As expected, Micron third-quarter earnings were lower than the previous quarter and sharply lower than a year ago, with revenue of $4.79 billion vs. $7.8 billion for the same period last year.
GAAP net income is $840 million, or $0.74 per diluted share, compared with $3.8 billion and $3.10 per share for the same period last year.
“2019 has been challenging for both Micron and the industry,” said CEO Sanjay Mehrotra on an analysts call, adding that with future technologies such as 5G and automotive – based in the company’s Virginia facility, not in Idaho – it would be in a good position when the industry recovered.
Mehrotra had said during the previous quarter’s call in March that this quarter’s revenues would be $4.8 billion, plus or minus $200 million, and earnings would be $0.85, plus or minus $0.10. Altogether, revenue was down 39% from a year ago and 18% from a quarter ago, said CFO David Zinsner on the call.
Next quarter’s results are predicted to drop further, with revenue of $4.5 billion, plus or minus $200 million, and earnings per share of $0.45, plus or minus $0.07. However, shipments should improve in the second half of the year, Mehrotra said.
Revenues for the Boise-based semiconductor company have been dropping since the previous quarter, due to worse than expected chip pricing. The company, which celebrated its 40th anniversary in October, has been predicting lower earnings since late last year.
In response, the company has been buying back its stock – $157 million in the previous quarter alone – as well as shedding staff through a process known as “stacked ranking” that puts a percentage of the lowest-performing employees on an improvement plan or lets them resign. The process isn’t characterized as a layoff.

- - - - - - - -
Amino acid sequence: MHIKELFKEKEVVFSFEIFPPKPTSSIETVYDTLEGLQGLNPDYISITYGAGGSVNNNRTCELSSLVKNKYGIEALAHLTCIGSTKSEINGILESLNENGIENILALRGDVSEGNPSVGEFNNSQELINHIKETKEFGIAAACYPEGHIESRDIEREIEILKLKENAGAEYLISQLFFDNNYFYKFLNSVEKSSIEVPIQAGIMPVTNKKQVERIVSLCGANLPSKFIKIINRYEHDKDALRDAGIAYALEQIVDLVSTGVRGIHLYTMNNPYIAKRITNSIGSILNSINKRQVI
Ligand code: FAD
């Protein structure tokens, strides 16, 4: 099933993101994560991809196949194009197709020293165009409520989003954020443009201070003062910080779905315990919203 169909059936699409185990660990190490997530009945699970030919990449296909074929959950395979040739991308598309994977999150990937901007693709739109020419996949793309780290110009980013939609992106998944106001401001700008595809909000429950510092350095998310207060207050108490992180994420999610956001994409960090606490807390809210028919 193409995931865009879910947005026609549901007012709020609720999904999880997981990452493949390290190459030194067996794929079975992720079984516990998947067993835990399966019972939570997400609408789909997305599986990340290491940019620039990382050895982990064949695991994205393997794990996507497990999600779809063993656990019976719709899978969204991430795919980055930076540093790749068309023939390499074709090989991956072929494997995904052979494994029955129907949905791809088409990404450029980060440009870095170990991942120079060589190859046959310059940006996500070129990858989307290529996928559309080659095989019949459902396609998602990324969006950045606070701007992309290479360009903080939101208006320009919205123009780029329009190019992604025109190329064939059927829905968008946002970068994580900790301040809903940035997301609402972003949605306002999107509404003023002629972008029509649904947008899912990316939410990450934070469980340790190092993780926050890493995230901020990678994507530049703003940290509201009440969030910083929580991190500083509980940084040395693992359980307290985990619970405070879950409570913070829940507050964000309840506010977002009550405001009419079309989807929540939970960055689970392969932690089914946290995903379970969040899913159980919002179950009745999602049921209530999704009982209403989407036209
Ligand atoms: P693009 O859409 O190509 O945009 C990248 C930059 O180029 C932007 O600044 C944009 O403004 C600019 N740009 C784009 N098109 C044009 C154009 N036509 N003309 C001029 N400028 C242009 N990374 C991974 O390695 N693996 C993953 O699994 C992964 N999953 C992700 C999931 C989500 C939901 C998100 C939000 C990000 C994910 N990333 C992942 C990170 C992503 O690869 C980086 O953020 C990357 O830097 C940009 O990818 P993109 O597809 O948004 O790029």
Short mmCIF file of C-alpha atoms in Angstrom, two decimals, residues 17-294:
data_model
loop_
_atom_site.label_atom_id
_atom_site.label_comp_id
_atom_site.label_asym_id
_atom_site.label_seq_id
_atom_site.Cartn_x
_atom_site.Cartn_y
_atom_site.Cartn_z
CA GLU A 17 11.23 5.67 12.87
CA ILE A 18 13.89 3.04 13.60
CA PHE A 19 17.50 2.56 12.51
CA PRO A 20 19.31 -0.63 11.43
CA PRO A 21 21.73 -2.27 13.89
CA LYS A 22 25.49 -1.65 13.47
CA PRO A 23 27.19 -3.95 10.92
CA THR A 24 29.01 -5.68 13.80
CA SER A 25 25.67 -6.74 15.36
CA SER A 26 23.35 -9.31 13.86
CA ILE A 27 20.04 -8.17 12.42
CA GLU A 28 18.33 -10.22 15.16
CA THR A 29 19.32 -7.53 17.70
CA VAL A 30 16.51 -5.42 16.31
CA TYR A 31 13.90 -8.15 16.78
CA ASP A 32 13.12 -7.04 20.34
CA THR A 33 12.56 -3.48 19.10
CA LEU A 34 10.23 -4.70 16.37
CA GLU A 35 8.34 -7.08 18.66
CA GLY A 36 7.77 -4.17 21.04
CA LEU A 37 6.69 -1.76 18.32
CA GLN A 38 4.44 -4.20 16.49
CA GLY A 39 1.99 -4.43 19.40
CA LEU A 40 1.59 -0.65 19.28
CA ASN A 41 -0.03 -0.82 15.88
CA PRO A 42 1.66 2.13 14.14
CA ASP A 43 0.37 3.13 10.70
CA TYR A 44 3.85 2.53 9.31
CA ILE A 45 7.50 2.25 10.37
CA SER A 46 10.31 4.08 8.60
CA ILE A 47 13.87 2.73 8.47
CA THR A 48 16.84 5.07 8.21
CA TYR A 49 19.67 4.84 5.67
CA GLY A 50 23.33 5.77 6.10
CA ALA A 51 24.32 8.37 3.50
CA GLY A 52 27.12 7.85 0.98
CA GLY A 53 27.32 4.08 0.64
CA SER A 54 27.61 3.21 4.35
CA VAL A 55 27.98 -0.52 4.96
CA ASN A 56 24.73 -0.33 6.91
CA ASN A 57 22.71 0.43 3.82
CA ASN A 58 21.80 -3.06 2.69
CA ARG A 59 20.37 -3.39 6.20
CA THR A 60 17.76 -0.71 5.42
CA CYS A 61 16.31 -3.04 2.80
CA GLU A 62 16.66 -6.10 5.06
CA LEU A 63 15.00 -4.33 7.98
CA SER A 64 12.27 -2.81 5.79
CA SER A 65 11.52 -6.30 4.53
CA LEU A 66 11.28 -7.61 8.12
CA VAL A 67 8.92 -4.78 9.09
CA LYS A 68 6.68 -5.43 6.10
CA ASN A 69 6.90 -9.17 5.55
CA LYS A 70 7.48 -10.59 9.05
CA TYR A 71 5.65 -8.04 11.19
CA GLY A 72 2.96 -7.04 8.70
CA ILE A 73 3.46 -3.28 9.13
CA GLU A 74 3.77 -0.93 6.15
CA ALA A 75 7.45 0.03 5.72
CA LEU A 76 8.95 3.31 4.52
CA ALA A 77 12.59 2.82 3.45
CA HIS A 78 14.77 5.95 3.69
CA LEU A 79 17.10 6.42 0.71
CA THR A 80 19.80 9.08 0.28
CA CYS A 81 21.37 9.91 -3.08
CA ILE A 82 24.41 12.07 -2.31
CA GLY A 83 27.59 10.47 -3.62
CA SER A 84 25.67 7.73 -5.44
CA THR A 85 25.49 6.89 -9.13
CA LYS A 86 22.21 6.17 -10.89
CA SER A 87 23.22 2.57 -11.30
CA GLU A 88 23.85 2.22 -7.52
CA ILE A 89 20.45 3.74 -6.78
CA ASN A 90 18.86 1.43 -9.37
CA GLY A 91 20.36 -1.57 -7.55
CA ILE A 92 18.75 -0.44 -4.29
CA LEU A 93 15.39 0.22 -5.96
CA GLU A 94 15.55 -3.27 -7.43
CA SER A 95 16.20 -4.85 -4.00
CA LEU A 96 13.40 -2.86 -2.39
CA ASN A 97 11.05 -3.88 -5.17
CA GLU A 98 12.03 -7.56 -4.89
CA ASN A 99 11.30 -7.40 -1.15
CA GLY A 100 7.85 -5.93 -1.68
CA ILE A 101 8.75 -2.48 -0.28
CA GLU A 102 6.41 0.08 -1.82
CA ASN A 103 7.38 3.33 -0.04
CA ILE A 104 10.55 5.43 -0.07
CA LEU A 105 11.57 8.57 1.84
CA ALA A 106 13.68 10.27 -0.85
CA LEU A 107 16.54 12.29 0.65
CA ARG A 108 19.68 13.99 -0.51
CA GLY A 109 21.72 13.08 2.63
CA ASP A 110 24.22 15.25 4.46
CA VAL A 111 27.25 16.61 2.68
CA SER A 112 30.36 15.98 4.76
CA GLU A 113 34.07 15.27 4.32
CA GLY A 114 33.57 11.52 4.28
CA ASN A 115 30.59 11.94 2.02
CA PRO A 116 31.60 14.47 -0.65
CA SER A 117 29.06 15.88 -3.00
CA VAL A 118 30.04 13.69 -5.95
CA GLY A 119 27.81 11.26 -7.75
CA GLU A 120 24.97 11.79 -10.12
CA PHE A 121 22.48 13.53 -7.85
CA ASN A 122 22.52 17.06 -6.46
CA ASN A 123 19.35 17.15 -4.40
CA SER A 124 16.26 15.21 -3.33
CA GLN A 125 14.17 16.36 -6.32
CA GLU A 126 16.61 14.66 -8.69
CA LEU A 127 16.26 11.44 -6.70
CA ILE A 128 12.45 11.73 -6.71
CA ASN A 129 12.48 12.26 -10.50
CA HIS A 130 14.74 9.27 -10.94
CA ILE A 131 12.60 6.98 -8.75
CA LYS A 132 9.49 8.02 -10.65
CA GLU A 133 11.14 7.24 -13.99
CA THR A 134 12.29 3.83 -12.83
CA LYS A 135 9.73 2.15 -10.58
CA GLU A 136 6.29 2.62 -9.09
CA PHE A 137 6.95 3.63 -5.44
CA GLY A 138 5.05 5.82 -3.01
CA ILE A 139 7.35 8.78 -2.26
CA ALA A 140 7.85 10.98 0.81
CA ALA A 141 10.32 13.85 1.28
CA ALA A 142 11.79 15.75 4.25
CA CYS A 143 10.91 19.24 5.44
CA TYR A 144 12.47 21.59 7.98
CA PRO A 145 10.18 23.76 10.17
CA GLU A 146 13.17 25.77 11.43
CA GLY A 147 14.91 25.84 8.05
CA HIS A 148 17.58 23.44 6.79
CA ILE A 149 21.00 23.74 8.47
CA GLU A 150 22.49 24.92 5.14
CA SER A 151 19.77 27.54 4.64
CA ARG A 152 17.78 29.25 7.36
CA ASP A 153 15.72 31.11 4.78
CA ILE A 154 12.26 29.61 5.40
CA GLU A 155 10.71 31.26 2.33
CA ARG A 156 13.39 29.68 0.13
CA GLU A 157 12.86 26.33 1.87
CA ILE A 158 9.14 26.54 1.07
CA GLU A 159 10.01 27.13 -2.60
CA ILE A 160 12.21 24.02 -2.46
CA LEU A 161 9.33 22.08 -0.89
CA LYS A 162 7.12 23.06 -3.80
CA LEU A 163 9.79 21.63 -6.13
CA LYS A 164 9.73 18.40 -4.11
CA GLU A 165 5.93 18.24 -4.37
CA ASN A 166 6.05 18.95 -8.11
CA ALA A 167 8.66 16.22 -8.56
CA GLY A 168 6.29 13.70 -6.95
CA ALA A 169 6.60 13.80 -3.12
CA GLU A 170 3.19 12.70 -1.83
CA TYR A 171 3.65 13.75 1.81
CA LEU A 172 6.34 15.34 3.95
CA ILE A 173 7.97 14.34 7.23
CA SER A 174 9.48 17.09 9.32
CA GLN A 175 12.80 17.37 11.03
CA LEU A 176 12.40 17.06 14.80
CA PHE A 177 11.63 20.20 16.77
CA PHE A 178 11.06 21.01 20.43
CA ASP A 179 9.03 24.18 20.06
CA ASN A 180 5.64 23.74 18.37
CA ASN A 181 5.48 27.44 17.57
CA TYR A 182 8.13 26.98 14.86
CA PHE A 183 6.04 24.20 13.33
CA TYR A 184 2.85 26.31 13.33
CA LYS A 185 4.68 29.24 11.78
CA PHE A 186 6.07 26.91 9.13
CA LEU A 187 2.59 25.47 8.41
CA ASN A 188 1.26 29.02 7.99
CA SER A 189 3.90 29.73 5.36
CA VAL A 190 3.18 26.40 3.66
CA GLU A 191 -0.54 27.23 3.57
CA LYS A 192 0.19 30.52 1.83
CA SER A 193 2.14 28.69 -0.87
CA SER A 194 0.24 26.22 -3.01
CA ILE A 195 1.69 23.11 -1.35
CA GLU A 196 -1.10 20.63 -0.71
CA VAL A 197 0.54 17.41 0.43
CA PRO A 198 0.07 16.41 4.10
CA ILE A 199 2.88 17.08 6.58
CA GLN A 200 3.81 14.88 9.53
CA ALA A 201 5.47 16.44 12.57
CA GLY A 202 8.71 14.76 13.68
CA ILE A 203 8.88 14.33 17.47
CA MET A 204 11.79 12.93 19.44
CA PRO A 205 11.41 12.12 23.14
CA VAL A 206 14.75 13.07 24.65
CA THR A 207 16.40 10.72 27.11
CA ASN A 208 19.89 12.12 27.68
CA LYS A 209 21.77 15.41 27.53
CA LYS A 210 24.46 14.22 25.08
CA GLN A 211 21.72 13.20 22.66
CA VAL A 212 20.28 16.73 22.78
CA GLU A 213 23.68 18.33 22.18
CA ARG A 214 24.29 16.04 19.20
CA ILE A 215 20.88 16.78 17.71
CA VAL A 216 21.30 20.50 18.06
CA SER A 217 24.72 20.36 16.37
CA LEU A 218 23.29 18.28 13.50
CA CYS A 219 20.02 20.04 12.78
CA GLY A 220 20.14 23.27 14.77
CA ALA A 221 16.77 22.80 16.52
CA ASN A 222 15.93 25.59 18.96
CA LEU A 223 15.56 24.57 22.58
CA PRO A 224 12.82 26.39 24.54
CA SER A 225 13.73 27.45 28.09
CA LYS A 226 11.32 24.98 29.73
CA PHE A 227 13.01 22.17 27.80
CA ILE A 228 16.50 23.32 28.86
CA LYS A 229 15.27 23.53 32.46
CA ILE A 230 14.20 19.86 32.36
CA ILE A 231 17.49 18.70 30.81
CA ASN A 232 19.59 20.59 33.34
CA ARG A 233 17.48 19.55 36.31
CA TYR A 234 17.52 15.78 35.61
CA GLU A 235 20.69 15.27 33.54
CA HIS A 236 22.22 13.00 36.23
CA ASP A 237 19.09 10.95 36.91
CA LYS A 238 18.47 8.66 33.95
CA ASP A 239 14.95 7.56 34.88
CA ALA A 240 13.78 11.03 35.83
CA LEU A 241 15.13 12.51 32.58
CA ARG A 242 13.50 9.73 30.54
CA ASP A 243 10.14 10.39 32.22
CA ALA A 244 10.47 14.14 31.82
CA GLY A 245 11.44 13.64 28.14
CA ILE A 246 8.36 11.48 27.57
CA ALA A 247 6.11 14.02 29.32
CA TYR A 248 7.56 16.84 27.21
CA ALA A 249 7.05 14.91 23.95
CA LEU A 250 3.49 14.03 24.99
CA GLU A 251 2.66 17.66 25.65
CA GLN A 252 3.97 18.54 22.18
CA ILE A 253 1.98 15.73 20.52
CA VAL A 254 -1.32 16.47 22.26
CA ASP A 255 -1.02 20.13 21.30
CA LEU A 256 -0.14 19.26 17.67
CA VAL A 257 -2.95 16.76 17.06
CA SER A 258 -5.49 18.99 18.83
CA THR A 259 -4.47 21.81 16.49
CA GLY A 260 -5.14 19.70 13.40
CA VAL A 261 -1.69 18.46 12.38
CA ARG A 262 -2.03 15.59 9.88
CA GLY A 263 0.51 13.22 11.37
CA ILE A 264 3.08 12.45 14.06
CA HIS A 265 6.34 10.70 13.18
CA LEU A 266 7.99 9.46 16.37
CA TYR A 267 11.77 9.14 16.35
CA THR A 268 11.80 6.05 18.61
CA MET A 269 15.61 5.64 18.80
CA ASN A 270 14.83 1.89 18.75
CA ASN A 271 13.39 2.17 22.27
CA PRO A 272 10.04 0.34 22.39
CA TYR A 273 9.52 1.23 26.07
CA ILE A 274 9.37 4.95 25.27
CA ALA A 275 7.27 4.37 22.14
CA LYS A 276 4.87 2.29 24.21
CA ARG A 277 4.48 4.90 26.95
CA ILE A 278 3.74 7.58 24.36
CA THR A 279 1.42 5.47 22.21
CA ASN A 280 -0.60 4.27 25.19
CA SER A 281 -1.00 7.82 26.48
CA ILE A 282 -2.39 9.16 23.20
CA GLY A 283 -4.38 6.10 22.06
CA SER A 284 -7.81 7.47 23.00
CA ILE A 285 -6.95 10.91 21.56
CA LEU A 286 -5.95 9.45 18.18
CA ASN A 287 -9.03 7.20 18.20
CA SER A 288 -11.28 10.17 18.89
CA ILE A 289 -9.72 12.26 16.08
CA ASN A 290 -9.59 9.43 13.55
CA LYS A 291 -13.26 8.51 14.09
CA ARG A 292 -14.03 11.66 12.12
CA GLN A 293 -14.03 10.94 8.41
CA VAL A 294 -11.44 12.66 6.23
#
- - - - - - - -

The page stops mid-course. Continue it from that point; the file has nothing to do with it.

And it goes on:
In addition, the company has reduced capital expenditures from $10.5 billion to $9 billion, and expects that in fiscal 2020 they will be “meaningfully lower” than in fiscal 2019, Mehrotra said. However, he wouldn’t provide specifics on how much or where those reductions would occur. There will be more details in the next quarter’s call, he said.
While facilities for DRAM would continue with the 5% manufacturing reduction announced in March, facilities for NAND would have an increased reduction of 10%, Mehrotra said. Dynamic random access memory (DRAM) chips are typically used in computers, while nonvolatile NAND flash memory is used in solid state hard disk drives.
In the current quarter, the company was also slammed when President Donald Trump limited transactions with the Chinese company Huawei, which analysts on the call said had amounted to about 13% of Micron’s business during the previous quarter. While Micron has been able to resume shipping some products to Huawei, the amount is likely to be less for the foreseeable future, Mehrotra said on the call, but he wouldn’t provide specifics.
In addition, Micron wrote down about $40 million of inventory related to Huawei, Zinsner said on the call. Without the Huawei situation, Micron would have reached the higher end of its guidance, he said.
Micron isn’t alone in its chip industry struggles.
“Global chip sales reached record high levels in the third quarter of 2018, but have now declined for two consecutive quarters,” wrote Jim Handy, a veteran Micron analyst and general director of Objective Analysis, based in Los Gatos, California, in a note about the earnings. “Chip sales were expected to suffer a sharp downturn in 2019, and the sector faces its worst downturn in a decade, according to analyses. Other chip companies have been chopping forecasts, and Micron analysts have cut their estimates repeatedly.”
And it could get worse, wrote Handy, who has been predicting an industry collapse for some time.
“One analyst contends the memory market is so bad that Micron could actually post a loss for the year by the time 2019 is over,” he wrote.